Background: Aging of the eyelids is always associated with varying amounts of skin excess, fat protrusion and skin wrinkling. The lower eyelid takes these issues to further ‘extremes’ creating additional aesthetic issues such as tear troughs, nasojugal grooves and a non-smooth surface contour in contrast to the underlying cheeks. These issues along with manipulating a suspensory structure stretched across the lower eyeball makes lower blepharoplasty surgery more challenging than upper blepharoplasty with higher risks of incomplete correction and eyelid positioning issues.
One anatomic feature that adds a level of complexity to lower blepharoplasty is the presence of a negative orbital vector. When the forward position of the cornea of the eye sticks out further than the infraorbital rim below it in side profile, this is known as a negative orbital vector. Its relevance to lower blepharoplasty is that it represents a bony deficiency of the infraorbital rim. This not only increases the risks of postoperative lower eyelid sagging (ectropion) but it makes creating a smooth lower eyelid contour more difficult as there is a bony deficiency as well contributing to the shape of the lower eyelid-cheek junction.
Augmentation of the infraorbital rim to add projection and support is the treatment method for the patient with the negative orbital vector who is to undergo a lower blepharoplasty procedure. What that augmentation method should be (fat, tissue grafts or implants) is open to surgeon and patient discussion of their various advantages and disadvantages.
Case Study: This older male desired to improve his aging eye appearance. He had upper eyelid hooding and a large amount of herniated infraorbital fat protrusion and a deep indentation along the infraorbital rim. In side view he had a negative orbital vector which magnified the protrusive appearance of the fat. These maneuvers together with a conservative tapering 3mms skin excision across the lower eyelid incision created a smoother lower eyelid contour. The lower eyelids were closed by added support of lateral canthopexies and orbicularis muscle resuspensions.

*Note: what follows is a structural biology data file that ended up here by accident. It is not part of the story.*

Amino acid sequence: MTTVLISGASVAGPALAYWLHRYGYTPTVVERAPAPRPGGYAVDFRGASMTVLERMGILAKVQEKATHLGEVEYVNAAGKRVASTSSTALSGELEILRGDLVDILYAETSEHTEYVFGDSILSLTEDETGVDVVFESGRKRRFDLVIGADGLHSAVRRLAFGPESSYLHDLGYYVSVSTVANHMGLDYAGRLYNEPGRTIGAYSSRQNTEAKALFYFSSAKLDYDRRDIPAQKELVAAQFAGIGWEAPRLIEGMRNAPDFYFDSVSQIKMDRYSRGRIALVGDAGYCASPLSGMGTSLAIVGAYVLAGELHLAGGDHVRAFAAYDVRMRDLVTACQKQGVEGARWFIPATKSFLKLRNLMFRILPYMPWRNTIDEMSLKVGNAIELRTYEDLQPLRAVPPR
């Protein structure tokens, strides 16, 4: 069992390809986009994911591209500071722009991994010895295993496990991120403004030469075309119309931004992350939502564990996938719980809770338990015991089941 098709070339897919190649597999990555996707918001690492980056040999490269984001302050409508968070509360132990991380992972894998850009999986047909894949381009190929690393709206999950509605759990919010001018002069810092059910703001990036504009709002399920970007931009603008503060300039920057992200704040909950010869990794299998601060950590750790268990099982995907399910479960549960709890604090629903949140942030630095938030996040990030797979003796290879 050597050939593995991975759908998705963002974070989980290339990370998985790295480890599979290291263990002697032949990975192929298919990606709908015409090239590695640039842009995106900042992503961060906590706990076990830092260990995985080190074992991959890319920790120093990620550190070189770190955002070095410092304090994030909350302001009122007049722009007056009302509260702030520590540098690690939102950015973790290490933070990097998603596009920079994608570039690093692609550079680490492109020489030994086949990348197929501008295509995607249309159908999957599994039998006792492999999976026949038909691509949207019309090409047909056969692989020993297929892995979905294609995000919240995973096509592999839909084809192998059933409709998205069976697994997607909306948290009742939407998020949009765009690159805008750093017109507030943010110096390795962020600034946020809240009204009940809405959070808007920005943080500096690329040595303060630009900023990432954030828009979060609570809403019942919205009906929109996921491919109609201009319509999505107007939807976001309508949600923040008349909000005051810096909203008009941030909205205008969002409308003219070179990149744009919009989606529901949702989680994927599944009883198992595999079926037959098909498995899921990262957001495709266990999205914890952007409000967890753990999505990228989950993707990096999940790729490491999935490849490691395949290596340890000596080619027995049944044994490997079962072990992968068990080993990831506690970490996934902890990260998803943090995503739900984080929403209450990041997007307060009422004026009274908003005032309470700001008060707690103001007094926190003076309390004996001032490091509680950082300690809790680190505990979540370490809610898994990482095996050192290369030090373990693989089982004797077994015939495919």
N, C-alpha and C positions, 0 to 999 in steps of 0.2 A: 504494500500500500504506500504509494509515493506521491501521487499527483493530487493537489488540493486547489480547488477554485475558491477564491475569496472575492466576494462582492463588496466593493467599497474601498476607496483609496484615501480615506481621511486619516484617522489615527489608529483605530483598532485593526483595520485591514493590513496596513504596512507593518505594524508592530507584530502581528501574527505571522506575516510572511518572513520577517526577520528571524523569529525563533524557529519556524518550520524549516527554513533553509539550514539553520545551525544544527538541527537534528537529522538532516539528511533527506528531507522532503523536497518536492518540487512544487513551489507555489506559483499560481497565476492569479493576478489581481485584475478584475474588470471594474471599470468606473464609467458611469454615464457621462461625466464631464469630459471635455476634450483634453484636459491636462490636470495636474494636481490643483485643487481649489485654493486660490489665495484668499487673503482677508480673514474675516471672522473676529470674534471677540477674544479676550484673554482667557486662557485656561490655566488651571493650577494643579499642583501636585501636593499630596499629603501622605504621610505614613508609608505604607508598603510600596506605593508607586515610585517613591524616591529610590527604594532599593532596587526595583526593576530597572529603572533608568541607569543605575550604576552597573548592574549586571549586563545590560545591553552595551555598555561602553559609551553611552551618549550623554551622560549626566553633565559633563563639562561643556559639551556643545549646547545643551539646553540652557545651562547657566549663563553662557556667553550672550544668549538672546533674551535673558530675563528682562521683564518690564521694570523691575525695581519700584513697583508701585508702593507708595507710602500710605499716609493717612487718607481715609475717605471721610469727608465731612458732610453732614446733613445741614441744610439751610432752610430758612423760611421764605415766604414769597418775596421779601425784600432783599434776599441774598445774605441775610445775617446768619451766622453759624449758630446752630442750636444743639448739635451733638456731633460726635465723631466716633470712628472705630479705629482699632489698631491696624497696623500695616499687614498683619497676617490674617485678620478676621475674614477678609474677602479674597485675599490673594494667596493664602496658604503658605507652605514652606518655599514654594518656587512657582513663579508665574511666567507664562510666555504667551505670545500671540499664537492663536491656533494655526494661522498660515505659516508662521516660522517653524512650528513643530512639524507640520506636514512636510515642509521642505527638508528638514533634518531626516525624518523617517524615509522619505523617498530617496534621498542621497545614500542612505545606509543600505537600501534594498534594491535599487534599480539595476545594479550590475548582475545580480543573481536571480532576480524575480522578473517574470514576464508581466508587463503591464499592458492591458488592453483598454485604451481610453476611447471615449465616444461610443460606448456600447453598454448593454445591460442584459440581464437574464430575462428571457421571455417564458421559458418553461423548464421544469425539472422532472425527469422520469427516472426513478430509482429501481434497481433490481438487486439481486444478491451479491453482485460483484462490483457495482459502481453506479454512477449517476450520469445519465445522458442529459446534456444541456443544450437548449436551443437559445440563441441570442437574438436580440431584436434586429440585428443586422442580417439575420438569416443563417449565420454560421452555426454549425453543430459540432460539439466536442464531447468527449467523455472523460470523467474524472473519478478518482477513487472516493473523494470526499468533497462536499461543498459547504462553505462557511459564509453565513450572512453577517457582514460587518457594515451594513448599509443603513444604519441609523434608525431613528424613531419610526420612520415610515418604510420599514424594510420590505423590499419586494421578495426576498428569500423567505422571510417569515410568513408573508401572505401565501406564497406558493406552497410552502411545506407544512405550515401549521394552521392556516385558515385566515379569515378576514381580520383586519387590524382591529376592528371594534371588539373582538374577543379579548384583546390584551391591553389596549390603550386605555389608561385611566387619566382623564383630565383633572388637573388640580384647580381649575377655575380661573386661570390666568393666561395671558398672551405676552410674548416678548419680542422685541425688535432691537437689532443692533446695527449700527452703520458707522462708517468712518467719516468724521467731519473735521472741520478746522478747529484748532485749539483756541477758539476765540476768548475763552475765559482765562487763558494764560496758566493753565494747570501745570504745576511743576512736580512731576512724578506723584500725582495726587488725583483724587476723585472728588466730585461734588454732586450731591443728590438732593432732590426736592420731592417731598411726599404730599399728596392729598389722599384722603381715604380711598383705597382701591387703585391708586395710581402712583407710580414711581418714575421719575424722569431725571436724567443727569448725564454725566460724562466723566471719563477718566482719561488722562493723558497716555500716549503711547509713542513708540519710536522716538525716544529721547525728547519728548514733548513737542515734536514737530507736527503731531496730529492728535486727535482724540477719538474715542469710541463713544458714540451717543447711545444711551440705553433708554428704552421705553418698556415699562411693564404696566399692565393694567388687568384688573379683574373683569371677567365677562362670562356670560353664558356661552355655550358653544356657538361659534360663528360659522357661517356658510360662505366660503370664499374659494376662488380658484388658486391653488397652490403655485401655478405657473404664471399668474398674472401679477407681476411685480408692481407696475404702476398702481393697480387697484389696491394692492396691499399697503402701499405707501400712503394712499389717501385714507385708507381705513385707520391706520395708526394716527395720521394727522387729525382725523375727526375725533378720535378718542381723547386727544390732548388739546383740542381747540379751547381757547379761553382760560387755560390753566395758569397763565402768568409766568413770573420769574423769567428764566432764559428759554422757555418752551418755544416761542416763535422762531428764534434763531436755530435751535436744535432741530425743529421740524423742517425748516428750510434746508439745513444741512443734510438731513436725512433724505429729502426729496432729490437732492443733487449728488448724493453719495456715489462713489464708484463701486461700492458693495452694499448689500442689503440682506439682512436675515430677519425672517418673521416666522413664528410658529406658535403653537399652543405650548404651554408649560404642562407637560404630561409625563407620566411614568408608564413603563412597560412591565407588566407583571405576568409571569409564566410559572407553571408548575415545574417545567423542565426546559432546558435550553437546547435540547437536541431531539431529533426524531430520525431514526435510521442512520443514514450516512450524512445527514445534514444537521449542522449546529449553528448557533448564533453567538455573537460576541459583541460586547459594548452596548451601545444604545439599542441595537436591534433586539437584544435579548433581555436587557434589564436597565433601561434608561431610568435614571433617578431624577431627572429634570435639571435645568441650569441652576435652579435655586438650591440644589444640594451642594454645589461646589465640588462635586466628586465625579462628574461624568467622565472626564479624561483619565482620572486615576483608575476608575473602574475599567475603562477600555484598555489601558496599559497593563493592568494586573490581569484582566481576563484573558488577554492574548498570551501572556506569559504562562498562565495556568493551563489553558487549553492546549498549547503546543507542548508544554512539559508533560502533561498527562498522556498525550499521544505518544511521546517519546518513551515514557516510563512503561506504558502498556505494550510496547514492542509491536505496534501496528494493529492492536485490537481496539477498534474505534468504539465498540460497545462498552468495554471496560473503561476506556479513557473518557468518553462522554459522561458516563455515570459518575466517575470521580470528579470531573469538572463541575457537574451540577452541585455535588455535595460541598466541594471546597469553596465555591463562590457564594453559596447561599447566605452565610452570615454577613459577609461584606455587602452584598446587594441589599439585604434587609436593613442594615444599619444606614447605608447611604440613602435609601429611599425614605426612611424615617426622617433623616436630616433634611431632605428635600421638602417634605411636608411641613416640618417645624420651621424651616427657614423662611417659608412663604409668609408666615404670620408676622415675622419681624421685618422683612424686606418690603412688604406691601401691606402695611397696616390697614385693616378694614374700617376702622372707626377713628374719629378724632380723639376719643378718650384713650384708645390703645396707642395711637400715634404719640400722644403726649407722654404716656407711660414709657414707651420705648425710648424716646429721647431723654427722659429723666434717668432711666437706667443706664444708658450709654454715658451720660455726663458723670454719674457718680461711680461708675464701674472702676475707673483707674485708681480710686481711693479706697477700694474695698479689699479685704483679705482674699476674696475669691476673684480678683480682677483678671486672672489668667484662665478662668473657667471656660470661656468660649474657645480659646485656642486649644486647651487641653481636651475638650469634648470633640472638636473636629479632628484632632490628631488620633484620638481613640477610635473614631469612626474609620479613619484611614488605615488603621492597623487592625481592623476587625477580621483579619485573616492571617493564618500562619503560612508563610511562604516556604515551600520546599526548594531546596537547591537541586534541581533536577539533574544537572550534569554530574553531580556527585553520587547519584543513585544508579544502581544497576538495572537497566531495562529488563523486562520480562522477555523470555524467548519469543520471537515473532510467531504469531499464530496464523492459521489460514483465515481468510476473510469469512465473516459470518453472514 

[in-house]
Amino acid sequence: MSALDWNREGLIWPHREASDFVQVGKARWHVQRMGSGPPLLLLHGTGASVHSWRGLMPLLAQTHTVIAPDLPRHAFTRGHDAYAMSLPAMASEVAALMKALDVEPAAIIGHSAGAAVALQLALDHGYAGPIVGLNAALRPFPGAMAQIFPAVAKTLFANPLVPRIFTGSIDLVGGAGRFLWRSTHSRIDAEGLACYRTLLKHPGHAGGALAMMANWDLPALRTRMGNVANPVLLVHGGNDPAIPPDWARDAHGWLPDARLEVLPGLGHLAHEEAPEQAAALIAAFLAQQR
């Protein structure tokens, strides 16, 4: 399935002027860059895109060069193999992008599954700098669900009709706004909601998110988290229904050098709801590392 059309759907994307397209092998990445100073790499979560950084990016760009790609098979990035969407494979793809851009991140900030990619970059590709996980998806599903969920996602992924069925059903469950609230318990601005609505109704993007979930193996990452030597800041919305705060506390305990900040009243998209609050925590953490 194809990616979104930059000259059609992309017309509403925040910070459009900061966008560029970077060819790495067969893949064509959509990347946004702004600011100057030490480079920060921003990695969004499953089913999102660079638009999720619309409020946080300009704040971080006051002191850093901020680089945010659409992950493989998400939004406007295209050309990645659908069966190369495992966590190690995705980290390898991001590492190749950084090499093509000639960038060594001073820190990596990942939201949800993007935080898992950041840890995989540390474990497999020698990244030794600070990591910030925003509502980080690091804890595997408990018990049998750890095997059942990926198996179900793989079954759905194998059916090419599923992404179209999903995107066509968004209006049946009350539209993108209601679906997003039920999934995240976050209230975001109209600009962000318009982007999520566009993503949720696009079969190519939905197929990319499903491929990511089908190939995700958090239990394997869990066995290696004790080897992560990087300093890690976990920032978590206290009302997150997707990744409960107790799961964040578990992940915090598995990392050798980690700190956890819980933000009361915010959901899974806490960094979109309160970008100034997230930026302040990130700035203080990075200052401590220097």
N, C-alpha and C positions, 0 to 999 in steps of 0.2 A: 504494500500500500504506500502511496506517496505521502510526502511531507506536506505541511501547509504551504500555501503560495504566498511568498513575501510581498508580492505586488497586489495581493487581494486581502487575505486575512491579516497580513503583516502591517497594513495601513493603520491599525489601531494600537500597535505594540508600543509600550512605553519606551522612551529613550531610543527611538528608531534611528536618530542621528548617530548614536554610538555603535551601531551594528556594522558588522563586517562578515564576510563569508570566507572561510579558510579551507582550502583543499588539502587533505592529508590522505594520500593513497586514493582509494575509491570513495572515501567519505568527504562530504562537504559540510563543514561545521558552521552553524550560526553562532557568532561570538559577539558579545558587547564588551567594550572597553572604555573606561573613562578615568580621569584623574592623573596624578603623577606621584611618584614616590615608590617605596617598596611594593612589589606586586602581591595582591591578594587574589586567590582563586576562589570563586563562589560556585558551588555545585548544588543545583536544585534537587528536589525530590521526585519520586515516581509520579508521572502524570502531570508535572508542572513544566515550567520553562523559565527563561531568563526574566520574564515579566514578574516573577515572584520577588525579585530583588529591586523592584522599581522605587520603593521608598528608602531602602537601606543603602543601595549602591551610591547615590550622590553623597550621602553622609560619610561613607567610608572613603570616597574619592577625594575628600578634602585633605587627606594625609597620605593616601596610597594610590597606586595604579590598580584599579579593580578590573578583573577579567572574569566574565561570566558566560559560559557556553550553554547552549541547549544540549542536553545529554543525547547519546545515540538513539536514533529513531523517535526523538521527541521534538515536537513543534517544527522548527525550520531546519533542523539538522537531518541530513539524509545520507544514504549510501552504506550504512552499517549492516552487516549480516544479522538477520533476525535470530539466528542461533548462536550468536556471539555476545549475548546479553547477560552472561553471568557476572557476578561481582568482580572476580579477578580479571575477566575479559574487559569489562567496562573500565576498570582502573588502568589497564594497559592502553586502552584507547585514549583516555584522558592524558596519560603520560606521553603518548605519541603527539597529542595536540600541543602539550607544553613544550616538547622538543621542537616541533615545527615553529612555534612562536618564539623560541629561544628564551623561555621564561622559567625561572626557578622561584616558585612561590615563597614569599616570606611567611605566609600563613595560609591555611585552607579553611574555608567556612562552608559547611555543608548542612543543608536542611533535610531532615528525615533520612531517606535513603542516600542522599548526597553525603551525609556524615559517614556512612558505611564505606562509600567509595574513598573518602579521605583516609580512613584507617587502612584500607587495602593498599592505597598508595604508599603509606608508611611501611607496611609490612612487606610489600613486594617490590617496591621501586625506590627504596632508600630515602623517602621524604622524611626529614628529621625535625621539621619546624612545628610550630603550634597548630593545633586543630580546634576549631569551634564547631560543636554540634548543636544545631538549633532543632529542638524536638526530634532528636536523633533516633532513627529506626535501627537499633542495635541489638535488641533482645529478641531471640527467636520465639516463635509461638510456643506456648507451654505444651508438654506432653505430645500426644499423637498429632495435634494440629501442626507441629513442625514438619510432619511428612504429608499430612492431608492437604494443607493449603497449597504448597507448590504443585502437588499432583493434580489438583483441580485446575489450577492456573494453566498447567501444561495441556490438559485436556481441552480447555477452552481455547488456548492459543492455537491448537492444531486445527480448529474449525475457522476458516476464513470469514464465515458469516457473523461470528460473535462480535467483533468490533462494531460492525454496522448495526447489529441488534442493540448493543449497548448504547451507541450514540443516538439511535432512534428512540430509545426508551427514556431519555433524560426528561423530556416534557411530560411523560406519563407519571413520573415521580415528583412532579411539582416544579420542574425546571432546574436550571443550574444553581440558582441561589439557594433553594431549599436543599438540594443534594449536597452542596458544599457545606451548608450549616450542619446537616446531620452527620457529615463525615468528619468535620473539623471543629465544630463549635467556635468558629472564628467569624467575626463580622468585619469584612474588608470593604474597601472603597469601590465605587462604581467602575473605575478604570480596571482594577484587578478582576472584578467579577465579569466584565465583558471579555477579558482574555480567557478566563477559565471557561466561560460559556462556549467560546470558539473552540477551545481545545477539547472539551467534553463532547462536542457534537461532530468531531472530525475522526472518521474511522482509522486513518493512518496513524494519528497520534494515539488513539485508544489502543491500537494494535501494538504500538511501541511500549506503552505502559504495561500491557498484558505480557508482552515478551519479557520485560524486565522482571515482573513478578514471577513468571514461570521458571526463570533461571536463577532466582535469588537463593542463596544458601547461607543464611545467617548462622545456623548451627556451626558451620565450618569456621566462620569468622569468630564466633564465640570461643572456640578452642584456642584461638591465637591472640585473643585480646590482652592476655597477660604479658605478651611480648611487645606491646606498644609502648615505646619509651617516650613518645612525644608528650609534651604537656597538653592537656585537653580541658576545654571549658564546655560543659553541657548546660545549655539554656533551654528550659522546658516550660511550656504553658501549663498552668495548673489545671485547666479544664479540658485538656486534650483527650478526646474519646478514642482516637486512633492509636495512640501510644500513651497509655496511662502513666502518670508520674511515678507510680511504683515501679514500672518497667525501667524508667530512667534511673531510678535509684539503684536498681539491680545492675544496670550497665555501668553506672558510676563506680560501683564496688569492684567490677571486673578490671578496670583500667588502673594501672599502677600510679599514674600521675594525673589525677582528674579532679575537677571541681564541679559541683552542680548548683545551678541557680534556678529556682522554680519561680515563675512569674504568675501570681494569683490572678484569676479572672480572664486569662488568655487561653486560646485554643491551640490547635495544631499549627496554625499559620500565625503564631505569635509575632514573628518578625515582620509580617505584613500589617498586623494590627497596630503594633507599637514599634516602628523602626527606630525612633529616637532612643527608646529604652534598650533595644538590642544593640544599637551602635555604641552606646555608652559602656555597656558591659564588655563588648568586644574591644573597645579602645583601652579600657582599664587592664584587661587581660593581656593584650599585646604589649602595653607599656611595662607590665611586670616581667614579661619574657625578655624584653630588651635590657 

Under general anesthesia he first had upper blepharoplasties performed. Then through a subciliary lower eyelid incision, his large amount of herniated infraorbital fat was exposed. The tear trough were treated by subperiosteal release and medial pocket fat transposition sutured over the infraorbital rim. Central and lateral fat pockets were excised. A thick 2mm layer of Alloderm (allogeneic dermis) was trimmed to shape and sutured over the remaining bony infraorbital rim.
Management of the lower blepharoplasty patient with a negative orbital vector must take into consideration the increased risk of postoperative ectropion and the contribution of lack of skeletal rim support to the eyelid’s shape. There are many different materials that can be used to augment the infraorbital rim and they all have their merits. For a more autogenous approach fat grafts and/or dermal implants are effective options.
1) The aging lower eyelid develops an exaggerated herniated fat appearance due to an infraorbital skeletal deficiency. (negative orbital vector)
2) Lower blepharoplasty in the face of a negative orbital vector manages both the fat excess and the deficient infraorbital rim.
3) One technique for infraorbital rim augmentation is allogeneic dermal grafts. (Alloderm)
Dr. Barry Eppley